On doing something new
Over the next two days, I’d be doing something I have never done before.
Across 4 sessions of 3 hours each, I’d be facilitating a workshop on brand storytelling at a university for over 150 first-year students who are fresh out of school.
There are too many things that can go wrong.
But, there is also a possibility of a lot of fun and learning. I am not used to having the center stage but I have always enjoyed doing that whenever I have got a chance.
So, as I sit down to write this, I feel a mix of nervous energy and strange excitement.
And these feelings also remind me of when I started on the path of self-employment last year.
When you start something new, you go through a spectrum of excitement and fear.
Excitement to chase your curiosity. Discomfort because you go beyond your comfort zone. The thrill of new experiences. Fear of messing things up.
And there is no right zone. Going through both spectrums is essential.
But, it is critical to stay somewhere in the middle when you go through it.
We can be too excited that we ignore obvious loopholes and make silly mistakes. On the other hand, we can be too fearful that we overthink and overanalyze everything without taking any action.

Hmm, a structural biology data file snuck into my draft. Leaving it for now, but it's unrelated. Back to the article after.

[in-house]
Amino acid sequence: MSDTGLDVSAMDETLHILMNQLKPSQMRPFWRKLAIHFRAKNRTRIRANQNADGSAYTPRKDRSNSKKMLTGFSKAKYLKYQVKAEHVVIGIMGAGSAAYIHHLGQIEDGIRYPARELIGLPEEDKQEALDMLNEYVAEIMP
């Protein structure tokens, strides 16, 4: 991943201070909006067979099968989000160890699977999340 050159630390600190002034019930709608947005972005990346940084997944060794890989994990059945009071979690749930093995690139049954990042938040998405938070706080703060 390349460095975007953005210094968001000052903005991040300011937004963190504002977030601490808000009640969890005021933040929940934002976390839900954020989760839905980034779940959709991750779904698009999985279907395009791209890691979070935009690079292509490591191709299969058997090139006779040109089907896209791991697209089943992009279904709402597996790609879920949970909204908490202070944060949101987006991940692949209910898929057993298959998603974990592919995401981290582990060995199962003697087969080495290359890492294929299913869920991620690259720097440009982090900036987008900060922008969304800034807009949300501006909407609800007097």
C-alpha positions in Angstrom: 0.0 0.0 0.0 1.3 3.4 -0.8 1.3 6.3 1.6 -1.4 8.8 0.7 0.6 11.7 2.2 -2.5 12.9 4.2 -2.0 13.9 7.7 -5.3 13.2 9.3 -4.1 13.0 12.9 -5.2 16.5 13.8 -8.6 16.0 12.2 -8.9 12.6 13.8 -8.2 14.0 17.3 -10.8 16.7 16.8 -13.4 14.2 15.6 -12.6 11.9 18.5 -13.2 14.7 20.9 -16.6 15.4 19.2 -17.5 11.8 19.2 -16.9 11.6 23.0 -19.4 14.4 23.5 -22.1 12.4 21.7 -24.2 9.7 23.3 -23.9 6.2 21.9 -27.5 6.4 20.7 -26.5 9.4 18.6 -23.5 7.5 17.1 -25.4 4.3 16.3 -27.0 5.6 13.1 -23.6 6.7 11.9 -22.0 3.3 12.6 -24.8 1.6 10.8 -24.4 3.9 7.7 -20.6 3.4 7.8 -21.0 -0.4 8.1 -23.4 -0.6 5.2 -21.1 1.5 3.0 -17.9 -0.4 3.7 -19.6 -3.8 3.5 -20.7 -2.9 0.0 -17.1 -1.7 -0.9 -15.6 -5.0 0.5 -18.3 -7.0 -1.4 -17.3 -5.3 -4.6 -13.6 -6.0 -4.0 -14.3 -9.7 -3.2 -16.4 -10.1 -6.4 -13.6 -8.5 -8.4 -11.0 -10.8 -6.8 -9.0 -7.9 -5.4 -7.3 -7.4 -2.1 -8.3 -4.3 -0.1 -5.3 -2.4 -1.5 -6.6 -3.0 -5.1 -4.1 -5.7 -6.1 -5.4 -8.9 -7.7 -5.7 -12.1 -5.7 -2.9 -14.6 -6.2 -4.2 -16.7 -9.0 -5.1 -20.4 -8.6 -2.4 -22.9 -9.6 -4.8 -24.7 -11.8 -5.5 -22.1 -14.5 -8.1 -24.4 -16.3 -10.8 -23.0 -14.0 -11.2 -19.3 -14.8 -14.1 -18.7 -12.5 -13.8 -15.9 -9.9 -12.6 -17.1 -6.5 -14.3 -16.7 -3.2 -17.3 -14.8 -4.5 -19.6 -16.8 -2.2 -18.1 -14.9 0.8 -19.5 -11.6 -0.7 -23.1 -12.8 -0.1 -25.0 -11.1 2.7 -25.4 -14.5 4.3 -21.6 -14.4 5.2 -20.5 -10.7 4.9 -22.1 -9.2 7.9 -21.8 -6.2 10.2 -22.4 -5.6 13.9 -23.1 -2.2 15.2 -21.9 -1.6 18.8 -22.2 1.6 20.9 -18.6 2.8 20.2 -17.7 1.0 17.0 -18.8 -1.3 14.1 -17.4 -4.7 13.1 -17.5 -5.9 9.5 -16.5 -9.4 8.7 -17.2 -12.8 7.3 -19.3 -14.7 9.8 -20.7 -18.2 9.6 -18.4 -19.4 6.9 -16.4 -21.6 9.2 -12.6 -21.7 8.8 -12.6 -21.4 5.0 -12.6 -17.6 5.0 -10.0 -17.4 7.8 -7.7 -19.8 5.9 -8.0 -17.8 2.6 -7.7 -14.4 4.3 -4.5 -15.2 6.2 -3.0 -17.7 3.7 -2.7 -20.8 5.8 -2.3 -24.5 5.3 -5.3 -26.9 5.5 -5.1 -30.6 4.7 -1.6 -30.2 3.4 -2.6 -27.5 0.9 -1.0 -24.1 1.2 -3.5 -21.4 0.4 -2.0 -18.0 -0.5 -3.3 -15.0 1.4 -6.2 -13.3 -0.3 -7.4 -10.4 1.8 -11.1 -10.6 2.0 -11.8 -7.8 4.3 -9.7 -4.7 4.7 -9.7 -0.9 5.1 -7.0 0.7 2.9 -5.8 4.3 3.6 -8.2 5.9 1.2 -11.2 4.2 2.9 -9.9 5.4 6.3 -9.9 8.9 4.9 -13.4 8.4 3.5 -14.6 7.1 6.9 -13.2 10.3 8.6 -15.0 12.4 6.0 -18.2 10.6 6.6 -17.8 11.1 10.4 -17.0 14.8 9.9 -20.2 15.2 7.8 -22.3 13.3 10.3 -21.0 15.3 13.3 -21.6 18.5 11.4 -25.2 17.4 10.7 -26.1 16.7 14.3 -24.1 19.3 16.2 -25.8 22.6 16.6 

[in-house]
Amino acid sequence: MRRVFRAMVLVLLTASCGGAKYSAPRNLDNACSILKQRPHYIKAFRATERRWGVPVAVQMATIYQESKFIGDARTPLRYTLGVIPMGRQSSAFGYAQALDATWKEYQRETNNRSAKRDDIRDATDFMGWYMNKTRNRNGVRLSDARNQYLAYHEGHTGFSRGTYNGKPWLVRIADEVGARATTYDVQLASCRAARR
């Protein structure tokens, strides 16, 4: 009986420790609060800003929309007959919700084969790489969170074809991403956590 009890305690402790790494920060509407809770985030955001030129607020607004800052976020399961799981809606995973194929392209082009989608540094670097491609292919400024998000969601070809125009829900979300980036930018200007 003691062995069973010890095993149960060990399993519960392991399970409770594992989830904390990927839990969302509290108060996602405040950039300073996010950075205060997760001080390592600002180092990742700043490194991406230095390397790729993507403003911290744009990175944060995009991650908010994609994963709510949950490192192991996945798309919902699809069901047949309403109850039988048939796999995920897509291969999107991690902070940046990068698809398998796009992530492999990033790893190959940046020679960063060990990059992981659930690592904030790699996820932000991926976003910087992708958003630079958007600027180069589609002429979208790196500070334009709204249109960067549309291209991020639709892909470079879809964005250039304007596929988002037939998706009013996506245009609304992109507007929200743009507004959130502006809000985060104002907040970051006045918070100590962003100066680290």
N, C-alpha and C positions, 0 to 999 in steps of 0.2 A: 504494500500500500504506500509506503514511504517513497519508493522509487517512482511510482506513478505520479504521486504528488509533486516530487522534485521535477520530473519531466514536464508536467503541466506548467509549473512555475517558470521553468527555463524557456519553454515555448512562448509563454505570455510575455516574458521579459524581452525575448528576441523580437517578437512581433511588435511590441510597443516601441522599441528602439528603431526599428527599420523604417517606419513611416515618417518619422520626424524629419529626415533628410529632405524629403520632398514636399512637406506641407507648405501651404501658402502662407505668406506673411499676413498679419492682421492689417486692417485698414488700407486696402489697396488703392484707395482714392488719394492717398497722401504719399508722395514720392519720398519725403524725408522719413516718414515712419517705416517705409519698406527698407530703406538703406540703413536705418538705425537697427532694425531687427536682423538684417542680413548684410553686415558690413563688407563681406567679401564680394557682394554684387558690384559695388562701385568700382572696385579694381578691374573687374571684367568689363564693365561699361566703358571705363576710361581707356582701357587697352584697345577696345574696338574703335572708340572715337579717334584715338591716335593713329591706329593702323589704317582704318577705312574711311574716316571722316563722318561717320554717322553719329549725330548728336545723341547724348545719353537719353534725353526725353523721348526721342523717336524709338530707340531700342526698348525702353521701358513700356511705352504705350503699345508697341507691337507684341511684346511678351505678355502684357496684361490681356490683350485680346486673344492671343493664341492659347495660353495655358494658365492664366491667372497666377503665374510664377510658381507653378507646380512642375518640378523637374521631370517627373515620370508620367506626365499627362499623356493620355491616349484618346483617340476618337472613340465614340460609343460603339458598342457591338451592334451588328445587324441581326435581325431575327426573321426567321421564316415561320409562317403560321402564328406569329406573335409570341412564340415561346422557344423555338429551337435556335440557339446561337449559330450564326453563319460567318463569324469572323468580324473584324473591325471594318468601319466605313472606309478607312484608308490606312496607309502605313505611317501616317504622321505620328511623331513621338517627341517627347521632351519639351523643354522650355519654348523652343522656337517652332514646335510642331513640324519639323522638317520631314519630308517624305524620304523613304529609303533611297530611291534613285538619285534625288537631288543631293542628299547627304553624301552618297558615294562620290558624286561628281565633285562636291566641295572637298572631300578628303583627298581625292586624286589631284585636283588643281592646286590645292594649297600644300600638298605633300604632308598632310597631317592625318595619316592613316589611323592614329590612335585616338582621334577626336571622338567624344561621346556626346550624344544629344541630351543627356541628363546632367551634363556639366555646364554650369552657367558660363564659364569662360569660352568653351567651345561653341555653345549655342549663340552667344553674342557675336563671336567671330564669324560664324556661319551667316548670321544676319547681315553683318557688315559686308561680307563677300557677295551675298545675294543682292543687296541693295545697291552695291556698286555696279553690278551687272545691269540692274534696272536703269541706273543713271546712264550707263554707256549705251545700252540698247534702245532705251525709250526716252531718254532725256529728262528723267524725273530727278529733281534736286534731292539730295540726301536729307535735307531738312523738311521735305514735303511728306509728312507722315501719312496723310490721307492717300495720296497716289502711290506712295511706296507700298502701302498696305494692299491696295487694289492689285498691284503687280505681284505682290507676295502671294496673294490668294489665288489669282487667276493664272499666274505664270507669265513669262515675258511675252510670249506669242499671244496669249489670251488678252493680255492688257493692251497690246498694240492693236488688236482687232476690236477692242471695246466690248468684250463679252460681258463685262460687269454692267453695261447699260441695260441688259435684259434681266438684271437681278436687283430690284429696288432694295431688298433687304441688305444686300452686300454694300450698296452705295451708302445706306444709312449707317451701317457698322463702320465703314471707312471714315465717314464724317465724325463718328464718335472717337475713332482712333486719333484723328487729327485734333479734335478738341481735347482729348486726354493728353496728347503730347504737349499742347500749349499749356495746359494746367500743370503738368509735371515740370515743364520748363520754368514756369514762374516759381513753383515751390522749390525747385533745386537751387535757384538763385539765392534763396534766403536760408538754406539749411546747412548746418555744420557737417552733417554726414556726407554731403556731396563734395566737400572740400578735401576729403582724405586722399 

If we spend too much time on either side, it can lead to blind optimism or paralysis by analysis.
This is especially true when you start walking an independent path.
Uncertainty is both a blessing and a curse depending on where you are in the spectrum. You can either learn to have fun in the excitement of unforeseen yet fulfilling opportunities or, you can be over-cautious and fearful about how things can go wrong.
Ultimately, it is a choice you make with the awareness of this spectrum.
On that note, I just want to share one thing this week.
In this piece, the author shares a heartfelt and vulnerable message for anyone who is about to start something new.
What stood out to me was these 6 questions to ask yourself to become more intentional about your new endeavor:
1. Will you use this opportunity to grow and evolve or will you use it to beat yourself up?
2. How will you avoid insecurity work?
3. Can you learn to enjoy the process as the end in itself, not the means?
4. Will you default to the norms of your industry, or will you be an original?
5. What tools will you use to quiet your ego and see reality clearly?
6. Do you have clarity on what kind of financial value you aim to create?
That is all from me this week, folks!
Until next time,